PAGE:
Dr. Sigmund Freud And His Theory Of The ' First Viennese School ' Of Psychoanalysis

Dr. Sigmund Freud And His Theory Of The ' First Viennese School ' Of Psychoanalysis

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On May 6, 1856 in Frieberg, Moravia, a brilliant man by the name of Sigmund Freud was born. He was four years old when his family decided to move to Vienna where he lived for the remainder of his life and did all of his life’s work in contributing to the field of Psychology. Freud lived in a troubling social time when the Nazis had conflicts with people of Jewish heritage. In 1938 the Nazis invaded Austria, and Freud, who was Jewish, fled to England to escape persecution. However in this city of Vienna, Dr. Sigmund Freud made amazing contributions such as the creation of the ‘first Viennese school’ of psychoanalysis. From this school the introduction and study of psychoanalysis flowed, which became a movement and resulted in other great developments in understanding the human mind.
Dr. Sigmund Freud had a broad scope of interest and wanted to gain as much knowledge as possible to comprehend the human mind to a greater degree. He expanded his knowledge and skill set by increasing his professional training in relatable areas of social science. Although he identifies himself as a scientist, in 1873 he enrolled himself at the University of Vienna medical school. His main endeavor in going to medical school was to gain the skills to contribute to the progression of human knowledge. In medical school, he concentrated on biology coursework, and did six years of research in the discipline of physiology with the insight of his research mentor Ernst Brücke who is a renowned German scientist.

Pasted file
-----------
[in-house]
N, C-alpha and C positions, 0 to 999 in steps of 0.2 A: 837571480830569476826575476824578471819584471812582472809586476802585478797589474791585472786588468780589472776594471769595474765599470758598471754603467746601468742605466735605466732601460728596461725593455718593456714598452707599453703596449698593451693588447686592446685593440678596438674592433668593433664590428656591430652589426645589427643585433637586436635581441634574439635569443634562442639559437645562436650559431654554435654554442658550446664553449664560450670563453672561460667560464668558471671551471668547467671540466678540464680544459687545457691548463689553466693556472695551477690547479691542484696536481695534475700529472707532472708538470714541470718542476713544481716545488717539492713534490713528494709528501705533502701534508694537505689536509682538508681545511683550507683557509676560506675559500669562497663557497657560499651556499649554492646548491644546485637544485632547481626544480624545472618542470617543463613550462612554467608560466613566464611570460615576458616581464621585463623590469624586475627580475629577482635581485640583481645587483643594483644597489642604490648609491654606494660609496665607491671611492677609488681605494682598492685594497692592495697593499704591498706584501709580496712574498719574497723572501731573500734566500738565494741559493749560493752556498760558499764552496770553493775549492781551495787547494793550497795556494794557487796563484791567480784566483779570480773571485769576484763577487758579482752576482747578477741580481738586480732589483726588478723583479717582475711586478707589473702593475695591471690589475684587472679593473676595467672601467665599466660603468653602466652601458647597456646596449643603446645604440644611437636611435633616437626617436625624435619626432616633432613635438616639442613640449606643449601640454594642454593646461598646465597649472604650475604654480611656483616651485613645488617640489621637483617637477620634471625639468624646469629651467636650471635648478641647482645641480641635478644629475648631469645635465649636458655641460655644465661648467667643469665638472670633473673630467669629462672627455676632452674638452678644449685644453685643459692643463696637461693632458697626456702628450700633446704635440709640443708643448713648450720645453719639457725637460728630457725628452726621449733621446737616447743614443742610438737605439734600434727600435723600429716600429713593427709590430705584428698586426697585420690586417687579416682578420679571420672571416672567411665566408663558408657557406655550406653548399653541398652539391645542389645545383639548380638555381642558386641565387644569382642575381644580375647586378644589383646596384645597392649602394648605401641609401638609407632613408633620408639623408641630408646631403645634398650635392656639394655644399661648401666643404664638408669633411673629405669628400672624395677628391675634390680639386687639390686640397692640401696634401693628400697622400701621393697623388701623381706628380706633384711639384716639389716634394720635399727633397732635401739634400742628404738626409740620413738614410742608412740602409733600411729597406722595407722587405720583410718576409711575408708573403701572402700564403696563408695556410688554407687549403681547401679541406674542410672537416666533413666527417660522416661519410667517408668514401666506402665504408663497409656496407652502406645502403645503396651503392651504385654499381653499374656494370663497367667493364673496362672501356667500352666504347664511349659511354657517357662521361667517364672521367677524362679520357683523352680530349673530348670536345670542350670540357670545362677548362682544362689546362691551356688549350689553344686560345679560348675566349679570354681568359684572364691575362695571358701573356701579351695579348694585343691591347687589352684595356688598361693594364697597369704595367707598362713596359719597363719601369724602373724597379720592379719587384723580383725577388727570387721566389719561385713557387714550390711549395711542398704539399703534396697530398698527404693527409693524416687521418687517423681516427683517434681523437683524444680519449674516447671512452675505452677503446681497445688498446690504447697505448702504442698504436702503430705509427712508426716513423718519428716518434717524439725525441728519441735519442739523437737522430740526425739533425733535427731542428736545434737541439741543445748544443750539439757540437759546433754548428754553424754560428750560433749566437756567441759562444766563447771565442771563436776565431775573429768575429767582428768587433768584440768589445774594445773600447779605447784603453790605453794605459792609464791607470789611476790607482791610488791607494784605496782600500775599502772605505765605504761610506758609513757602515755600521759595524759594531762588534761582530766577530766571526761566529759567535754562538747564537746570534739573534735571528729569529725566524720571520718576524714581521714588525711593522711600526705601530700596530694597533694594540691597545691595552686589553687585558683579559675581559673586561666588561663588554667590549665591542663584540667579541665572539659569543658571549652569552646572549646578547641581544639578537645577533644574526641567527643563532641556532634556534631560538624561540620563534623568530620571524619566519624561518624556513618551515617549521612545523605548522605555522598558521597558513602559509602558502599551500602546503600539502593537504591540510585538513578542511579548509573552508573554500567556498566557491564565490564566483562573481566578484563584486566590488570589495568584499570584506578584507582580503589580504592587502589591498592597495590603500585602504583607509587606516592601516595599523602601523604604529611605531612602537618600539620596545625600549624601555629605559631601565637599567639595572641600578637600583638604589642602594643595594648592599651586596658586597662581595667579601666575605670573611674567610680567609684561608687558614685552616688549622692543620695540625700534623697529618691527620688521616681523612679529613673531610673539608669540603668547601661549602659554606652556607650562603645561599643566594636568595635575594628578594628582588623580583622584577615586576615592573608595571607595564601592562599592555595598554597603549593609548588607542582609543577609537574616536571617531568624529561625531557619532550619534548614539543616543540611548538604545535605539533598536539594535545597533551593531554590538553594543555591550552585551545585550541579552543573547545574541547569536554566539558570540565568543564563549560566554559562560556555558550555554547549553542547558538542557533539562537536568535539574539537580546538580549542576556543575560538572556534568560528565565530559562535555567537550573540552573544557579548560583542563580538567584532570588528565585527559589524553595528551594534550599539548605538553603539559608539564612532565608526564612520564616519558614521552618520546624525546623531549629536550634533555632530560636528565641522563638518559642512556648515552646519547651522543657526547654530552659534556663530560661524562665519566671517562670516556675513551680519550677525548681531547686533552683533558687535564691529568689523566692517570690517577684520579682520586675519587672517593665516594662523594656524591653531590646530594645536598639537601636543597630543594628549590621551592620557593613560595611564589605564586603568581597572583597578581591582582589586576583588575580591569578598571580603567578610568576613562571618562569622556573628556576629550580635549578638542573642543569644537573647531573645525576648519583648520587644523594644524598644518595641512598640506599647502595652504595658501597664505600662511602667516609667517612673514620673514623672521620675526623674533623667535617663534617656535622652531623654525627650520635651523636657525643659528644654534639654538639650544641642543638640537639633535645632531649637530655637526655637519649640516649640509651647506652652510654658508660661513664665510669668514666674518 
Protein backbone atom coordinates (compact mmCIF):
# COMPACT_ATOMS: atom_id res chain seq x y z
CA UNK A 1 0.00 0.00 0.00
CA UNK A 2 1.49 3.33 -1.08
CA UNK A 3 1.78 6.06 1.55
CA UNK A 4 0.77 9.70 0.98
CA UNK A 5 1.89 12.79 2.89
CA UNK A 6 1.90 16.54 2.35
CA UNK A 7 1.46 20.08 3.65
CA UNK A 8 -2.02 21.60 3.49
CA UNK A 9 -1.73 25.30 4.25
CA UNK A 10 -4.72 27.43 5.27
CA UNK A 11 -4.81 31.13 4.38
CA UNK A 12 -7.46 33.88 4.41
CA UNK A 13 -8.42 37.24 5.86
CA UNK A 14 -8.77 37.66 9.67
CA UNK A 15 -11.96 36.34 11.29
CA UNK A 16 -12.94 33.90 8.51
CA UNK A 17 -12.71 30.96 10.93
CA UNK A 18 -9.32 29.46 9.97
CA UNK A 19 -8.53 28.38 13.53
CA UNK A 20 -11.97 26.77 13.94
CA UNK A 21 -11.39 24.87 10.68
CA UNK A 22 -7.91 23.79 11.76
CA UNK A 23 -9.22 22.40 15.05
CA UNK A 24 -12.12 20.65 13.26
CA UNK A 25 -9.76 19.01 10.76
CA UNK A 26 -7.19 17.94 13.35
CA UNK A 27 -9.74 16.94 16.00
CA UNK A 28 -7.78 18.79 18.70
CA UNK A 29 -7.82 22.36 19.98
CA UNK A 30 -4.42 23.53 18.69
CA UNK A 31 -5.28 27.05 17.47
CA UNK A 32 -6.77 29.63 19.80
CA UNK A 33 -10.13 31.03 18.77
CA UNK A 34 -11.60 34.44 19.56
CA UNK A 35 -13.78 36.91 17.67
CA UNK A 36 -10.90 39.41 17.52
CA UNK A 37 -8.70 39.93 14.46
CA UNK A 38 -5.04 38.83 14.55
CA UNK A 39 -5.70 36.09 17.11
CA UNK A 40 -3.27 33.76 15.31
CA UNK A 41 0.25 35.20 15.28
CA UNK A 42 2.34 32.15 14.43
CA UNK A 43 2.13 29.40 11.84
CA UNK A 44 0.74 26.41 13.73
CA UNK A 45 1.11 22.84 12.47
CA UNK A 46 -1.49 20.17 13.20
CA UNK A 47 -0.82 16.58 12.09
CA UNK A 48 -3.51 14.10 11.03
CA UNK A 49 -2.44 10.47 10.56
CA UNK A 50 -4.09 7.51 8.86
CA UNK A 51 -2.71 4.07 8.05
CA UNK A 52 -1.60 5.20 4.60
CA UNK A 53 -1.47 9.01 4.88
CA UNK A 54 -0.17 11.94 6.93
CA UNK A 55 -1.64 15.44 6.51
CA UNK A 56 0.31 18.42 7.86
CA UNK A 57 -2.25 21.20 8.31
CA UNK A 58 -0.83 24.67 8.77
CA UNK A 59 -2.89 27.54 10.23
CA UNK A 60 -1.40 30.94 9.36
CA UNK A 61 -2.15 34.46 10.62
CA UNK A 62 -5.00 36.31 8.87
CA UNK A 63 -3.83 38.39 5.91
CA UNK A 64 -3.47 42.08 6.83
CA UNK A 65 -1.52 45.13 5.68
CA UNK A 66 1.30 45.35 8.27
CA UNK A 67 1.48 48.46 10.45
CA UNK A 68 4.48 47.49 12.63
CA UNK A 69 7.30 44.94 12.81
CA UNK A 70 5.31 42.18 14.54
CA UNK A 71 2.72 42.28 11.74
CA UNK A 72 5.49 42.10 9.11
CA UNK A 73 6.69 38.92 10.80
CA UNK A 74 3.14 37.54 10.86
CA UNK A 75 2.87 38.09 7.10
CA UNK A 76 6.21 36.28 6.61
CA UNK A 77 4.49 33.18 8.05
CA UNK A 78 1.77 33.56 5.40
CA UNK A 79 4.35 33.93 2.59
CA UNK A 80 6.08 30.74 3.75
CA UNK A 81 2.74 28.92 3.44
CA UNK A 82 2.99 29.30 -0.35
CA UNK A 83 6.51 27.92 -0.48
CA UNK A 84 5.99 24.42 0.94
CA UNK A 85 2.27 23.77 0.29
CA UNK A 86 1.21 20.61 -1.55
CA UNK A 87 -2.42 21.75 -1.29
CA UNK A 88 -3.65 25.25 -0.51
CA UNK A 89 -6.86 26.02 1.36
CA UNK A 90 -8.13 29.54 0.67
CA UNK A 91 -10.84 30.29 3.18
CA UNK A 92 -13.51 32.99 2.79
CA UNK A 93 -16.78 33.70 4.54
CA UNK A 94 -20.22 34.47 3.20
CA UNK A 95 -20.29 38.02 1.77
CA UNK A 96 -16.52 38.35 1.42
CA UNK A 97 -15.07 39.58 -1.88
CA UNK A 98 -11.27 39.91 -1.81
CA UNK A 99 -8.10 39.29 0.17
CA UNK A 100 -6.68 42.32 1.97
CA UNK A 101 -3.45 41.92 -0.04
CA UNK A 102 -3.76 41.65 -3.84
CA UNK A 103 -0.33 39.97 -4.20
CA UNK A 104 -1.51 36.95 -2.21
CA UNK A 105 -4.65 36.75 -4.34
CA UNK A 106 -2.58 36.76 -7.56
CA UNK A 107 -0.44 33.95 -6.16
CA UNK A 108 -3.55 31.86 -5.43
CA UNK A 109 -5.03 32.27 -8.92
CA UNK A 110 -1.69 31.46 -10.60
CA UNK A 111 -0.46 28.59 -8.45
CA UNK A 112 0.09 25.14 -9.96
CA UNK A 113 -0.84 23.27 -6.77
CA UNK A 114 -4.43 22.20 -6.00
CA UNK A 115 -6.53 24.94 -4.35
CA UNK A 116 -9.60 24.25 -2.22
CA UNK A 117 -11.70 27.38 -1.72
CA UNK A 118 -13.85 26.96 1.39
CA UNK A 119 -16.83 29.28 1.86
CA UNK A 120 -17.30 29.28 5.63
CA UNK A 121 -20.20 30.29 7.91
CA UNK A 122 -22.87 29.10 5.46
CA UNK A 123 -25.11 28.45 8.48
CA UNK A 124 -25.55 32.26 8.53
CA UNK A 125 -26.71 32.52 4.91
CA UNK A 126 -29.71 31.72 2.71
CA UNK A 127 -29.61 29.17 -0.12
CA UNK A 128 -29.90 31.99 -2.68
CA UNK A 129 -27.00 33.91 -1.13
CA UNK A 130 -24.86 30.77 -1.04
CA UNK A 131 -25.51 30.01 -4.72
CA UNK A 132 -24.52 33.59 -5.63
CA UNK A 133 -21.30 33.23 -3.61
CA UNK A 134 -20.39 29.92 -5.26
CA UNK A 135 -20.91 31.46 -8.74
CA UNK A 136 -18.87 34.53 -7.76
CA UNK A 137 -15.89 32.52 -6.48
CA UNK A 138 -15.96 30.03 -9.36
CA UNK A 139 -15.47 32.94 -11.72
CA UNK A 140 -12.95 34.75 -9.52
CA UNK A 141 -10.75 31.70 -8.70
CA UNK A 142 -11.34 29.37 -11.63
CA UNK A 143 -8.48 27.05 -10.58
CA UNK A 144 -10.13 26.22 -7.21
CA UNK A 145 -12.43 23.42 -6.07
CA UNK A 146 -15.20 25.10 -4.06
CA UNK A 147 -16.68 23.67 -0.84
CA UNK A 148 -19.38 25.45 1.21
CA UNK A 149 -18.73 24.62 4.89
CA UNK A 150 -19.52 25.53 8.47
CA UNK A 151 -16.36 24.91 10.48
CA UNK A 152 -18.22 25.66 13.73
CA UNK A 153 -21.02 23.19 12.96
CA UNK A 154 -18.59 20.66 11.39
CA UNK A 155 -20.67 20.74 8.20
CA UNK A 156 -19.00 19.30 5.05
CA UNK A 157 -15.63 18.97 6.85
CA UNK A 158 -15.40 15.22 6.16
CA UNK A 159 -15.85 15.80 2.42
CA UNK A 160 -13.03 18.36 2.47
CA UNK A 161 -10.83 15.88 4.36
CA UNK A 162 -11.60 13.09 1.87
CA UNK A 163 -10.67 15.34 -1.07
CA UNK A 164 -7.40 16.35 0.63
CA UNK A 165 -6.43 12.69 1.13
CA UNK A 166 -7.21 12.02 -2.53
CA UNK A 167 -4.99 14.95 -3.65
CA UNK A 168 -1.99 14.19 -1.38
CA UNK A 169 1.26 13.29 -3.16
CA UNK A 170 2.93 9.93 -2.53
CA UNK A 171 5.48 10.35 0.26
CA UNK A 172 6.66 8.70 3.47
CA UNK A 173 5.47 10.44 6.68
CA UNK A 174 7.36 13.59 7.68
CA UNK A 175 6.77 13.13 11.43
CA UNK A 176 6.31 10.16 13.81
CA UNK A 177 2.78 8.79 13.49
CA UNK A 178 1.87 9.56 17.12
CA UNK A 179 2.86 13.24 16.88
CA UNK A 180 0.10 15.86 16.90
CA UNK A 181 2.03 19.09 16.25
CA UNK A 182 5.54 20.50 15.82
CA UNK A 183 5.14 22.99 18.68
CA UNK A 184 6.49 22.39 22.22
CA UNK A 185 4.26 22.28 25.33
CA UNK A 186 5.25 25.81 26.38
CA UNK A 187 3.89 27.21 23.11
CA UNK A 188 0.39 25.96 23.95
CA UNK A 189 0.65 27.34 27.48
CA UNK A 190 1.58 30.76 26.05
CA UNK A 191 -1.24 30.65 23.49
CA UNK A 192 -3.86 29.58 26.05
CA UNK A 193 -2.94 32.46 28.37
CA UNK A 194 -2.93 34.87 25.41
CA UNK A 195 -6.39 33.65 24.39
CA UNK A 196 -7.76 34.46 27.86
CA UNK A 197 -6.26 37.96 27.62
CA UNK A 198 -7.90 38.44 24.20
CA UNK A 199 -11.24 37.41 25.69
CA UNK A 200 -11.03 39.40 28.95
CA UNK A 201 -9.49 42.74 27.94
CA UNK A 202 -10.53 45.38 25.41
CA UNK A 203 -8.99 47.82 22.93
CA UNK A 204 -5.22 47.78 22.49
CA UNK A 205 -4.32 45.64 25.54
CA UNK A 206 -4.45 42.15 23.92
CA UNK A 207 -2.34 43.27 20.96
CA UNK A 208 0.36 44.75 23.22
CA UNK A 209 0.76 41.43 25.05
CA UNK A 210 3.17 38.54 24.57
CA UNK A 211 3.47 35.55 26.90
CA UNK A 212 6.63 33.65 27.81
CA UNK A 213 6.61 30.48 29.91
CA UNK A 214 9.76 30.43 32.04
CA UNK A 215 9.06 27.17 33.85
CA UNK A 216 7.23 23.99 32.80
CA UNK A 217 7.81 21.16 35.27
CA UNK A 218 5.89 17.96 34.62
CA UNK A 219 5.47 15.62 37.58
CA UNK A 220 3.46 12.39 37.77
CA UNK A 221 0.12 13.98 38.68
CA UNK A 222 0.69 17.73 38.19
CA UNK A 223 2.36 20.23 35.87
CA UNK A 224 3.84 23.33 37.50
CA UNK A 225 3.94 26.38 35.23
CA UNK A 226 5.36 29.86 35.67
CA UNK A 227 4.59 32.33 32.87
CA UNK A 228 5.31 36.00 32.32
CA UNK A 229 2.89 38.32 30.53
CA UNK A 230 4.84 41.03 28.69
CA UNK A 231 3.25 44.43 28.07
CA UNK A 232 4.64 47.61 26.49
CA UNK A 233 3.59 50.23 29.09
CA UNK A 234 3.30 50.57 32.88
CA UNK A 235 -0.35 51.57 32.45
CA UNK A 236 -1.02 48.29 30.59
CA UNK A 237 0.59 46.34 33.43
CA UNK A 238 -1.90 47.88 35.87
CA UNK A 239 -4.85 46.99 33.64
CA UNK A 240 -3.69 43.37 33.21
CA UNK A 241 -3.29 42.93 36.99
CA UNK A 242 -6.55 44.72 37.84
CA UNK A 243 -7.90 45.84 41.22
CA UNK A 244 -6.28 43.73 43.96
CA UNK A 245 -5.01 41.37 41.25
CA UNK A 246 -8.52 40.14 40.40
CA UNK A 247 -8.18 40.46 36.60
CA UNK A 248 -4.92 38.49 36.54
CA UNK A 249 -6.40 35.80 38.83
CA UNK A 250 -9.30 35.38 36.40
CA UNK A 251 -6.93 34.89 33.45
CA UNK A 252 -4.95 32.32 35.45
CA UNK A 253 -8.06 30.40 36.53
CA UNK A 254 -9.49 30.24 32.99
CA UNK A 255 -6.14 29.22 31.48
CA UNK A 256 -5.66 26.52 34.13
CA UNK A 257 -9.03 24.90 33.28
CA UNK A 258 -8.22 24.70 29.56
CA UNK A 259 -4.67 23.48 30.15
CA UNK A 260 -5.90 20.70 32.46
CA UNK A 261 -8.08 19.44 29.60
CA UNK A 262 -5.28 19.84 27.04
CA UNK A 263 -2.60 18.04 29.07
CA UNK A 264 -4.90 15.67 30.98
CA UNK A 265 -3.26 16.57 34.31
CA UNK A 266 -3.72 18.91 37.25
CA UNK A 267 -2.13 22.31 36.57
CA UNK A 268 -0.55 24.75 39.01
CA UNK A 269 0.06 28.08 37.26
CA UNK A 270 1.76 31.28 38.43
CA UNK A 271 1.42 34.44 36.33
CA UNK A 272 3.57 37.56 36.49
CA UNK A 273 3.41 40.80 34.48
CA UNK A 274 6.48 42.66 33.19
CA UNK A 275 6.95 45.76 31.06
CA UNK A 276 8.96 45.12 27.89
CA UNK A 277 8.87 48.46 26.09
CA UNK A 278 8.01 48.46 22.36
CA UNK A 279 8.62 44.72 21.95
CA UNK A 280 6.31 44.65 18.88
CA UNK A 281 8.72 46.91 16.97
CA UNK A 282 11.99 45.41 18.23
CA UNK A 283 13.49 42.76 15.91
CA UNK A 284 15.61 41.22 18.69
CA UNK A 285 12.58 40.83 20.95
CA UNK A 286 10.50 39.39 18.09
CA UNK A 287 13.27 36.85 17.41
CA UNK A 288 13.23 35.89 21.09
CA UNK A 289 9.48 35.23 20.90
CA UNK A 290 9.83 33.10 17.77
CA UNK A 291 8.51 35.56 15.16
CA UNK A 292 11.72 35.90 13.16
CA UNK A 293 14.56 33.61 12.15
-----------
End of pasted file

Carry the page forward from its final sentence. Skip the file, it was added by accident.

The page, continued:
Dr. Freud earned his medical degree in 1881, and got engaged the following year. To be productive and finically secure he earned the position of a doctor at Vienna General Hospital. Dr.Freud got married in 1886 and had six children during the marri...


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...ts between them produce anxiety or other psychological discomfort. To protect us from this distress, these forces and their conflicts are kept hidden from awareness. However, this information leaks into consciousness in “Freudian slips.” Freud said these slips were not accidents. Instead, they offered a glimpse into unconscious conflicts that determine behavior. ( Grison, Heatherton, Gazzaniga ,2015)
In conclusion, Freud’s reputation and fame grew enormously especially in the field of social science; he continued to write effectively until his death. In his lifetime he produced more than twenty volumes of scientifically sound work and clinical studies. After a life of hard work, resilience, dedication, and vigor in research, he died of cancer while exiled in England in 1939. He is truly one of the main contributors and founding fathers of physiological knowledge.

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